African swine fever found in Russia
- has been confirmed by the Russian Federal Service for Veterinary
and Phytosanitary Surveillance (VPSS).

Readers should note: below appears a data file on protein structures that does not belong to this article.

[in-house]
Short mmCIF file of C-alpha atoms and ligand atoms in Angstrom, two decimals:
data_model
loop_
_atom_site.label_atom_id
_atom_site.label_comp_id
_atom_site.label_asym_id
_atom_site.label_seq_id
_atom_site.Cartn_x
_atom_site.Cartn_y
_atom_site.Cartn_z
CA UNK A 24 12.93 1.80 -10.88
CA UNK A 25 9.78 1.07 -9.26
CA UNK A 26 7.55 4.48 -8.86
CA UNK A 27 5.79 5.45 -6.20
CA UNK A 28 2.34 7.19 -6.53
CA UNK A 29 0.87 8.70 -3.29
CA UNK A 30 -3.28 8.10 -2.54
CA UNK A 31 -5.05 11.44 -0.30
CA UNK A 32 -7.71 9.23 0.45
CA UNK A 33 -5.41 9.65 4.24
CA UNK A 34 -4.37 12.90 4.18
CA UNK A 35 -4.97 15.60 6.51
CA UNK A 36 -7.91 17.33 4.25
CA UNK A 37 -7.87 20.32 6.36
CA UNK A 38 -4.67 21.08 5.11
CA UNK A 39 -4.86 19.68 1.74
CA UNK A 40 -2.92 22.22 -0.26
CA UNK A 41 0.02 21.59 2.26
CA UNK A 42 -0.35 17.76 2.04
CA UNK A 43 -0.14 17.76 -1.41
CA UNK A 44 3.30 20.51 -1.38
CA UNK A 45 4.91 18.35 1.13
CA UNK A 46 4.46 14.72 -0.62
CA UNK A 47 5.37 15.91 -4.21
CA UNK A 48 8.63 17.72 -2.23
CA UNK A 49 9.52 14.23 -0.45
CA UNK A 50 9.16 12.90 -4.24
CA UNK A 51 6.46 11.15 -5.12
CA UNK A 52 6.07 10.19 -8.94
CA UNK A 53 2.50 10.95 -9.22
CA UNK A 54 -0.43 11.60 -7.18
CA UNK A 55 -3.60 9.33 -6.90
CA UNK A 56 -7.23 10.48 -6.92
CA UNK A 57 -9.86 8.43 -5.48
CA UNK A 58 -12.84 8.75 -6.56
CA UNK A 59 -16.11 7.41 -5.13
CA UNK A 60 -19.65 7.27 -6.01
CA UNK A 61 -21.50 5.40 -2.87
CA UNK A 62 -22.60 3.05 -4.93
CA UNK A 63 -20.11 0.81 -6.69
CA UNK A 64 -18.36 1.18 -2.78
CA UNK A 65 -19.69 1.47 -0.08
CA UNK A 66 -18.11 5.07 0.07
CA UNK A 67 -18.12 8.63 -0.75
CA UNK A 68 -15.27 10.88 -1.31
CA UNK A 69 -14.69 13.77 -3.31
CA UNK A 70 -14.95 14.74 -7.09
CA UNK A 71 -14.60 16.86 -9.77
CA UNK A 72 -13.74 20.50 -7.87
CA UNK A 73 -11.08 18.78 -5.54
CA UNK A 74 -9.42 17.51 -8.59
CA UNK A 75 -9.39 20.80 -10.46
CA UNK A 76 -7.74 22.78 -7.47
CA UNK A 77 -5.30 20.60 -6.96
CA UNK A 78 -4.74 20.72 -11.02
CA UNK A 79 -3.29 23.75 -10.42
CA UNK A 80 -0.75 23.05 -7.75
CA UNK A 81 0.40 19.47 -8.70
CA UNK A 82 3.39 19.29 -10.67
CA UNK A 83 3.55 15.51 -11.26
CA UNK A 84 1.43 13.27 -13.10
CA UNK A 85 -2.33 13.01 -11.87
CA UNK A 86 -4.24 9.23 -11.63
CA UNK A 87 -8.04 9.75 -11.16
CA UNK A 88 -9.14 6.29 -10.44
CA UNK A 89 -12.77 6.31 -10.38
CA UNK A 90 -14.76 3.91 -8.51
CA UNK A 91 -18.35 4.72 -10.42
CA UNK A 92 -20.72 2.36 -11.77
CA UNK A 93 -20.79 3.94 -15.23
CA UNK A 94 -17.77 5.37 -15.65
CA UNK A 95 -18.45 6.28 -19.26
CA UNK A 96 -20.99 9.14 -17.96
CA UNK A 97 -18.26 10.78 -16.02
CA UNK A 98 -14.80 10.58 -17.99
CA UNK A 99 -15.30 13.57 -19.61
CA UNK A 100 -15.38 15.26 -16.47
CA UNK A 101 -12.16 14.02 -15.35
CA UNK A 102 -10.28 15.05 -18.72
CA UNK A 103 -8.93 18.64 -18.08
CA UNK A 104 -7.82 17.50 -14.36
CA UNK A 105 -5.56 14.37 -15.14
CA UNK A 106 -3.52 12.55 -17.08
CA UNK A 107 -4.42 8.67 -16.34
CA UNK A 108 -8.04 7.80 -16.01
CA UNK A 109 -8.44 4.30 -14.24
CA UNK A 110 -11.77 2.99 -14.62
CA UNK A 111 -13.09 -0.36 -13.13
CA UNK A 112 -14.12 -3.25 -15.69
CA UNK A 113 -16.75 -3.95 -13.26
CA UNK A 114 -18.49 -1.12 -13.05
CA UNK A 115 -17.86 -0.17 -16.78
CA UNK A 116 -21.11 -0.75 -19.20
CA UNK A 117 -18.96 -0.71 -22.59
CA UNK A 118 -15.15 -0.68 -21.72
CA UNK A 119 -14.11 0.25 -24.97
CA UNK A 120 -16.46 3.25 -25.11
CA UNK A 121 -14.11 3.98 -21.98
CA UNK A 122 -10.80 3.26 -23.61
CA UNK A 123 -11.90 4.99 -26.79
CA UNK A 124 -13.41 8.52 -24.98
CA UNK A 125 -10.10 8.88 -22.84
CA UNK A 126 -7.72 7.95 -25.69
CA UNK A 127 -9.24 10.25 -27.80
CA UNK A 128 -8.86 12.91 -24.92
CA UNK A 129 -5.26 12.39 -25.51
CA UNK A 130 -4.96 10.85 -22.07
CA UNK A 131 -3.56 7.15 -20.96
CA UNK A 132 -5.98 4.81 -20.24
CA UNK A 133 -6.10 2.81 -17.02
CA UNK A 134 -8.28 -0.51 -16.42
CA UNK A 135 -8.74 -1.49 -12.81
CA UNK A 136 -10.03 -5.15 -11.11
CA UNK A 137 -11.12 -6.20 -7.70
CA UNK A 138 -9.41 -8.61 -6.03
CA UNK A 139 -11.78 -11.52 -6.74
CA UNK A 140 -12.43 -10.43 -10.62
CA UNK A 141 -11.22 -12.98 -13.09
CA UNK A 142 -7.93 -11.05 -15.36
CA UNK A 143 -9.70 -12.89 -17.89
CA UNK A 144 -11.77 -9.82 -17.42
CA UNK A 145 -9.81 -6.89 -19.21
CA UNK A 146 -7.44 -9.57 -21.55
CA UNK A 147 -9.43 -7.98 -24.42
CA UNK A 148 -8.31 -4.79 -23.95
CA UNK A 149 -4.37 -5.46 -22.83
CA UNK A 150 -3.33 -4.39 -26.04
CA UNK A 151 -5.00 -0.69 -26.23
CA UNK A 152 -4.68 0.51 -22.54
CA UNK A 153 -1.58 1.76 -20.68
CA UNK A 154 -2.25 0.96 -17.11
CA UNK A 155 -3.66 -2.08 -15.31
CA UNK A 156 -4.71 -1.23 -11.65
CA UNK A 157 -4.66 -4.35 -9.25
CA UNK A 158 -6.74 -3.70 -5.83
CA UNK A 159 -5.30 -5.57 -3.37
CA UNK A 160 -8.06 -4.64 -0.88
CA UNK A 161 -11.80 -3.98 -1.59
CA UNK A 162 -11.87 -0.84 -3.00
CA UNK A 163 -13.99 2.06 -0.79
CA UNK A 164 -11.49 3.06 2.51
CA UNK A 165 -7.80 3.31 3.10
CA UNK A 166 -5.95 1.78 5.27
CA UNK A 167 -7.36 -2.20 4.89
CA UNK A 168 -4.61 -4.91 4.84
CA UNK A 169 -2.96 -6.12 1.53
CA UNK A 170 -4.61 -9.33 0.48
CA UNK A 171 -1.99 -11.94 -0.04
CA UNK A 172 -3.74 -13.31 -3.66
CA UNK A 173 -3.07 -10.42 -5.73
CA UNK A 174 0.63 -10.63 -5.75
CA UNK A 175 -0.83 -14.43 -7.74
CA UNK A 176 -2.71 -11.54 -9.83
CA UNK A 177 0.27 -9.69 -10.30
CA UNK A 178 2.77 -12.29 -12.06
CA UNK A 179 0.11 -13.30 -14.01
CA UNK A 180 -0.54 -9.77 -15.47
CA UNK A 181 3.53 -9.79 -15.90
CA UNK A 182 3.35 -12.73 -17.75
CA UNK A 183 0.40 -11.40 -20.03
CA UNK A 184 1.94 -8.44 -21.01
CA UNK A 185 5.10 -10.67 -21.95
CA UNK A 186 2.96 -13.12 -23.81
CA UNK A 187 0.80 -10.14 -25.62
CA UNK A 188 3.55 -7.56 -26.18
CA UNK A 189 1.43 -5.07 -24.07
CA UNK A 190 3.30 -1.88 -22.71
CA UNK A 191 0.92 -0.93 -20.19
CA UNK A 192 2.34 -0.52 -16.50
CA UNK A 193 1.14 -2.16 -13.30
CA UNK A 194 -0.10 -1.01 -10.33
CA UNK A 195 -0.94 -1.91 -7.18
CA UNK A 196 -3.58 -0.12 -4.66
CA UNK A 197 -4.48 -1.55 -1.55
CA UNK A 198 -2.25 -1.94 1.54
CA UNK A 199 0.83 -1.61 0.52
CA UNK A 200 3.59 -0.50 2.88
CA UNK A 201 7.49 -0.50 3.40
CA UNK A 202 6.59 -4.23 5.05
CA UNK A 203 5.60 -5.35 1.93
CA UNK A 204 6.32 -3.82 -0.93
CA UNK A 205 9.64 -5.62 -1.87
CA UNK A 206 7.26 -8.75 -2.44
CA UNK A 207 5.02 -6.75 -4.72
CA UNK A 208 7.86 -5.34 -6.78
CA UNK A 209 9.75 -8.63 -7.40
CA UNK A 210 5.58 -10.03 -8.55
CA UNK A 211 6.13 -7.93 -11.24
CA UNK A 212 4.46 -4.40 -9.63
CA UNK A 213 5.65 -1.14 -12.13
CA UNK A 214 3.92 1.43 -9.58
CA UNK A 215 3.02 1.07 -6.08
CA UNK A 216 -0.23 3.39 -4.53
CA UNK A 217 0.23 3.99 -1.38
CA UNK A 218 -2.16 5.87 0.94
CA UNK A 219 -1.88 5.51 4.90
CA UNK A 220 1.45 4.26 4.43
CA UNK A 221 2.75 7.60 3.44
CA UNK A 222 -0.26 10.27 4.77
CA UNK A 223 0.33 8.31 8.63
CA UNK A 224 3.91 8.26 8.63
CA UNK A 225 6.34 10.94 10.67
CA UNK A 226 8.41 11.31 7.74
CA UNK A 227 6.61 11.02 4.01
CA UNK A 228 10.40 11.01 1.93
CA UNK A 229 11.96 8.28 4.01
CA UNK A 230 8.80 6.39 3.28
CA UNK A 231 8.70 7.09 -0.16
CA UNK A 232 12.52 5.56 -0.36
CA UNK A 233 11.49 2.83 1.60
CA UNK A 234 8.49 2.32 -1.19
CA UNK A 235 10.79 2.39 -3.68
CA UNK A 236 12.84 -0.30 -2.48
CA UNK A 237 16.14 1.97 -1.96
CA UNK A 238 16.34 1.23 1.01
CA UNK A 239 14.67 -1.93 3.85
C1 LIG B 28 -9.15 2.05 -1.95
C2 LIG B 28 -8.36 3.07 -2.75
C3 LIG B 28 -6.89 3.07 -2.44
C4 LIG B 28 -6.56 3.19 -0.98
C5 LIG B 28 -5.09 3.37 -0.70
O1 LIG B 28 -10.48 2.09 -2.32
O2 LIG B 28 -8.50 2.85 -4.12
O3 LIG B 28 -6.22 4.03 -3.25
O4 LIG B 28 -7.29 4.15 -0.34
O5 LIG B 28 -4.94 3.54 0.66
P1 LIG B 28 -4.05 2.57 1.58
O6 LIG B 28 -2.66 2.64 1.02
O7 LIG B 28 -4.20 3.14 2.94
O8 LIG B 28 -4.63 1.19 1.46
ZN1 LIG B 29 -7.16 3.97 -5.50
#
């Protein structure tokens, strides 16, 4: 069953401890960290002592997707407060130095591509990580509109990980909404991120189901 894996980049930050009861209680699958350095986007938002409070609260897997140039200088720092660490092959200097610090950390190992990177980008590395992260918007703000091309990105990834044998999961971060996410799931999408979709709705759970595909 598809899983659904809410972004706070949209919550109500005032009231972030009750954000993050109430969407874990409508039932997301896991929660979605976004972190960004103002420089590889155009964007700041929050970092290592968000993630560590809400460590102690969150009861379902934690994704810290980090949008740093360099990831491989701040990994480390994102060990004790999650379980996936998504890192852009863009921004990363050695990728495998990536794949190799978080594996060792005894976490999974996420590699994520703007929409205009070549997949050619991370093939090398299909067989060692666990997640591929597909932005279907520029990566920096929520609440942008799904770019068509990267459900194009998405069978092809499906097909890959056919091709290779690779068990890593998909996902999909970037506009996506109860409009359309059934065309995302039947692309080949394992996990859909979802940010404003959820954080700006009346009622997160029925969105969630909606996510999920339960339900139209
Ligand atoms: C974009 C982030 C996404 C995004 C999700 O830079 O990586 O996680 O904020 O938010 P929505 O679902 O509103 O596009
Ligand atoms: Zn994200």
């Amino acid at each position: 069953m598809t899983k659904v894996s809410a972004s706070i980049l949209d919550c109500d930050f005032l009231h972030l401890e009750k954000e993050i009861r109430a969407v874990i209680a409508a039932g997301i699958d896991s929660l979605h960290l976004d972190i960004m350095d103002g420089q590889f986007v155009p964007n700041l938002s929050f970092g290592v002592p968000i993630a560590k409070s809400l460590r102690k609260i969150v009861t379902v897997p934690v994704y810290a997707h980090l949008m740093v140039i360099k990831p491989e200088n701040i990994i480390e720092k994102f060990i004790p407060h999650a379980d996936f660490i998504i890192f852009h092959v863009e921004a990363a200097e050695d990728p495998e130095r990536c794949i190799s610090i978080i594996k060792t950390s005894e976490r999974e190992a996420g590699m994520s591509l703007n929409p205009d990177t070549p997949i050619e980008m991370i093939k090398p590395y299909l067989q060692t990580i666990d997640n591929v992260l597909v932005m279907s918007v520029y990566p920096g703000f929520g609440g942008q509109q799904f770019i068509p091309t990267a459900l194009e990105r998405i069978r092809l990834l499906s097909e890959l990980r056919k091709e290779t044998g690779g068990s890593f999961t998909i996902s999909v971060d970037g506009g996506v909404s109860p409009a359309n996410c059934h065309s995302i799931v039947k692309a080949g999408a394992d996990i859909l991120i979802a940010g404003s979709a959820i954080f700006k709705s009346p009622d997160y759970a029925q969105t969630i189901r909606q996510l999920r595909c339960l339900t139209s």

The fever is caused by a virus which infects domestic pigs, warthogs and bushpigs, as well as soft ticks. The virus is lethal and in some cases can cause death within a week after infection. African swine fever was found in a family of wild boars in the Chechen Republic. In a separate incident a case of classical swine fever was detected in two culled wild boars from a hunting reserve in the Lotoshino rayon area. The shocking news comes just months after the UK was put on high alert after foot and mouth was discovered in Surrey. Foot and mouth is an acute infectious disease which causes fever and blisters, especially in the mouth and on the feet. It spreads through contact with saliva, milk, dung or blood of infected animals, as well as by the movement of animals, humans and vehicles that have been in contact with the virus. During that outbreak industry was predicted to lose €20m a week due to a ban on exports. Had the incident in Russia affected export meat then it too could have suffered a heavy blow to the economy. A VPSS official advised the United States Department of Agriculture's Foreign Agriculture Service that the case was detected during "intensive monitoring" of the incidence of diseases among wild boars in the North Caucasus after a massive outbreak of African swine fever was reported in neighbouring Georgia. The veterinary services of the two provinces are taking appropriate measures to prevent further spread of the infection. A joint team of the VPSS Veterinary Directorate, Veterinary Service of the Chechen Republic, representatives of the Ministry of Defense, Interior Ministry and Federal Security Service (FSB) have launched measures to prevent African swine fever in wild fauna in the Chechen Republic. The farm where classical swine fever virus was found in two wild boars has been placed in quarantine. Hunting has been prohibited and animals have been given vaccinations. In the region where African swine fever was found weak wild boars were culled, but officials said no new incidences were detected. As a precaution, hog farms in the Moscow oblast region have taken additional measures to prevent the infection spreading.